Talking about Inform games in the age of Glulx

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bryanb
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Talking about Inform games in the age of Glulx

Post by bryanb » Mon Oct 07, 2019 5:50 am

The big list of this year's games on the IF comp website doesn't mention the word "Inform" by design. Instead, it lists a variety of Inform games it indicates as being either Z-code or Glulx games. That makes sense considering you may need to know whether an Inform game uses the Z-machine or the Glulx VM to know what interpreter to use to play it, but as a reviewer I find this classification somewhat unsatisfying for a couple of semantic reasons. For one thing, we've been calling Inform games Inform games for decades at this point, and it would feel strange to have to say an old Inform game is a Z-code game considering they were all Z-code games. Shocker: there was no Glulx category at the 1995 competition! Plus, there's the fact that not all Z-code games are Inform games. If we get a new ZIL game or a long lost Infocom game entered in the competition, I don't think they should necessarily be lumped in together with Inform Z-code games even if you could use the same interpreter to play all three.

What I tend to do in my mind is call Z-code Inform games just Inform games and call Glulx Inform games just Glulx games. No one deeply involved in the Inform world other than hardcore Z-code devotees would probably like that naming system, but it works for me. I think for RFTK I'll list them respectively as Inform and Inform (Glulx) for the Game Type, and then just refer to them as Inform games in the body of the review where needed unless I have something specific to say about Glulx (that's unlikely since I hate using the word Glulx). What classification system do you use?

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Re: Talking about Inform games in the age of Glulx

Post by Flack » Mon Oct 07, 2019 7:52 am

I refer to them by what language they were written in rather than the interpreter required to play them. If they're going to call them Glulx games they might as well call the ones you can play online Browser games.
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Re: Talking about Inform games in the age of Glulx

Post by Tdarcos » Mon Oct 07, 2019 12:17 pm

I djinni, when someone says "glulx" it makes me think of what you have to do to seal an envelope for mailing.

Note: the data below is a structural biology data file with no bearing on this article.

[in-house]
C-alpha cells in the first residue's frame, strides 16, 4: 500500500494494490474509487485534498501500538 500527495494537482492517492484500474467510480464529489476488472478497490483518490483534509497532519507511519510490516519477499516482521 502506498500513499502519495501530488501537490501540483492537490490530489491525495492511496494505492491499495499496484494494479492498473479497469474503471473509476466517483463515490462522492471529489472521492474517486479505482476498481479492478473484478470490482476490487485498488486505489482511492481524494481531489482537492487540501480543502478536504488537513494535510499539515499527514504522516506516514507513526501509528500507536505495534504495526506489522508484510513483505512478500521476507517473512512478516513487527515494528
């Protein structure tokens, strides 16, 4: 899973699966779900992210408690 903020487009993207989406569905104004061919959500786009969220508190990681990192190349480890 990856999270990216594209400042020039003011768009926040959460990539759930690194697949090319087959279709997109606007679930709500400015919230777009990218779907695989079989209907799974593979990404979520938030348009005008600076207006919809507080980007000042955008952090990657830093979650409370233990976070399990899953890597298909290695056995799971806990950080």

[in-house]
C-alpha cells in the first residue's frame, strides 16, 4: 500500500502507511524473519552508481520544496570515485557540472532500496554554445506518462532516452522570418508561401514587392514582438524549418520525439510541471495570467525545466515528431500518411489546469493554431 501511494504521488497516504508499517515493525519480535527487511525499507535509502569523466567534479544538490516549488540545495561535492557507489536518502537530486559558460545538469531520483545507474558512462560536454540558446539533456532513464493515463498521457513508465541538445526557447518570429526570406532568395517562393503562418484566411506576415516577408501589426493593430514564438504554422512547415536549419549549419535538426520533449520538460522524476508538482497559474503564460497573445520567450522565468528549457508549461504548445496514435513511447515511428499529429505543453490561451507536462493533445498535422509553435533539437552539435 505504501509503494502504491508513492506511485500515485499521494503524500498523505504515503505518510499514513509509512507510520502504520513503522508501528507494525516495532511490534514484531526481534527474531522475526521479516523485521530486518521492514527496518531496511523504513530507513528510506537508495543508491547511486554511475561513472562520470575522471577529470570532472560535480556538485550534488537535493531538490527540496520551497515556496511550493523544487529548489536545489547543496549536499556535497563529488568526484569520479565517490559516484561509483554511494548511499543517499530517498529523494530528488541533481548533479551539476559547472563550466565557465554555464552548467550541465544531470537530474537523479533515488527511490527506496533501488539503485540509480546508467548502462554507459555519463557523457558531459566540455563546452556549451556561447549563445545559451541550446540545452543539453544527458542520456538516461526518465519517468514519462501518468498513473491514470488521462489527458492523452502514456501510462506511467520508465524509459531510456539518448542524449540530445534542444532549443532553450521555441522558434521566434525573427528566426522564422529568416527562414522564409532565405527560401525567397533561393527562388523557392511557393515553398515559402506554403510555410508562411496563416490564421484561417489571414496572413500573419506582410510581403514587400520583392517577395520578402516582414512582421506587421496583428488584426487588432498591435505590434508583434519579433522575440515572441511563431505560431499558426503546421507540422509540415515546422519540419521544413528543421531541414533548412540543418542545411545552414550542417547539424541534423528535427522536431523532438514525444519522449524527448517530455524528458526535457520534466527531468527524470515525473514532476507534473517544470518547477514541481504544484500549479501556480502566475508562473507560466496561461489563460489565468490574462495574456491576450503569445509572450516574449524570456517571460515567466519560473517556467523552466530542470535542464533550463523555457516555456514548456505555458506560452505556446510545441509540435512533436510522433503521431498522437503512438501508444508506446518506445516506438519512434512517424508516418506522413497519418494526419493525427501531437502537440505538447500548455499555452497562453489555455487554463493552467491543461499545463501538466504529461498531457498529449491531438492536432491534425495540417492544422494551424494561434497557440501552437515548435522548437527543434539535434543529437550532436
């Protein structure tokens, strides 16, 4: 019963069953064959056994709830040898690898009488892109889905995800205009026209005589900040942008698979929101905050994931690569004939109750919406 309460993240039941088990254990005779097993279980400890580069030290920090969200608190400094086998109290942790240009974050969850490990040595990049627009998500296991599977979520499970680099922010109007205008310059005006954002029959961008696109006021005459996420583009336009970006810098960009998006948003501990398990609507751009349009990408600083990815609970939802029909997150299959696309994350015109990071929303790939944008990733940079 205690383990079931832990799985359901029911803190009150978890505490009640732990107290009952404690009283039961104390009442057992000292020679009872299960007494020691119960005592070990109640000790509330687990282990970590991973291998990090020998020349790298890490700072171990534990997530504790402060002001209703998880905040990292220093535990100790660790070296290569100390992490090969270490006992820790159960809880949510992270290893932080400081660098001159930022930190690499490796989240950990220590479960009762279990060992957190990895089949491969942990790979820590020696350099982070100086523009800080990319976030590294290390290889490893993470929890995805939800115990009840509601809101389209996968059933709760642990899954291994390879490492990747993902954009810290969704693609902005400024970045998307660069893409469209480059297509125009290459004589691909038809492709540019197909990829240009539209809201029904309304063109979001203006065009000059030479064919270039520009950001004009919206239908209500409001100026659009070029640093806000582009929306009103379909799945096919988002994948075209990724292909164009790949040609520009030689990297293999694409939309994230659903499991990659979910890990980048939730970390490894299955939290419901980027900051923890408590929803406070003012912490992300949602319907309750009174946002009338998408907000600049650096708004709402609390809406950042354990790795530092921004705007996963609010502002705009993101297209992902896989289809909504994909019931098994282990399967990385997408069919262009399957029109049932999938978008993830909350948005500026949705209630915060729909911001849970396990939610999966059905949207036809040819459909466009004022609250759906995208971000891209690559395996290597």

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Re: Talking about Inform games in the age of Glulx

Post by pinback » Mon Oct 07, 2019 2:17 pm

Holy crap, I actually laughed at that. Nothing makes sense anymore.
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Re: Talking about Inform games in the age of Glulx

Post by AArdvark » Mon Oct 07, 2019 3:45 pm

He is at his funniest when he's not really trying

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Re: Talking about Inform games in the age of Glulx

Post by bryanb » Tue Oct 08, 2019 4:20 am

Flack wrote:
Mon Oct 07, 2019 7:52 am
I refer to them by what language they were written in rather than the interpreter required to play them. If they're going to call them Glulx games they might as well call the ones you can play online Browser games.
IFComp basically does do that with the CYOA browser games -- they're listed as "Choice-based" and "Web-based" but not as Twine, Choicescript, etc games. I feel like there should at least be some kind of warning for the Texture games because Texture is so weird...but maybe there aren't actually any Texture games entered this year. It might be true the CYOA players don't generally care that much about the software behind the web games they play. As long as they can click or tap on something, they're happy. Meanwhile, parser IF players act like it's a big deal to download another interpreter so they can play an Alan or Hugo game. At least we've got Juhana's HugoJS now which enables a select number of Hugo games to be played online, but I still think Paul should revive his Hugo online project personally.

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Re: Talking about Inform games in the age of Glulx

Post by Tdarcos » Tue Oct 08, 2019 5:38 am

bryanb wrote:
Tue Oct 08, 2019 4:20 am
IFComp basically does do that with the CYOA browser games -- they're listed as "Choice-based" and "Web-based" but not as Twine, Choicescript, etc games.
I guess they want to avoid liability, thus they call them CYOA: Cover Your Own Ass.
bryanb wrote:
Tue Oct 08, 2019 4:20 am
I feel like there should at least be some kind of warning for the Texture games because Texture is so weird..
At first I thought you were saying "Torture games," and I was thinking those would definitely be weird.
bryanb wrote:
Tue Oct 08, 2019 4:20 am
Meanwhile, parser IF players act like it's a big deal to download another interpreter so they can play an Alan or Hugo game.
I've pointed this out before, this is a bit of an issue, sometimes it gets to be a bit much to have to install something else just to play a game. It was like I pointed out I'm interested in looking at programming, so I decided to do what is needed once, and instead of just installing the one SCM client I needed to download that project, I installed all three (git, mercurial, and subversion) so I'd not have to bother again. I might not have bothered installing them if I did not have a significant interest in the first place, enough to overcome the trouble to do another install of yet another (group of) application(s).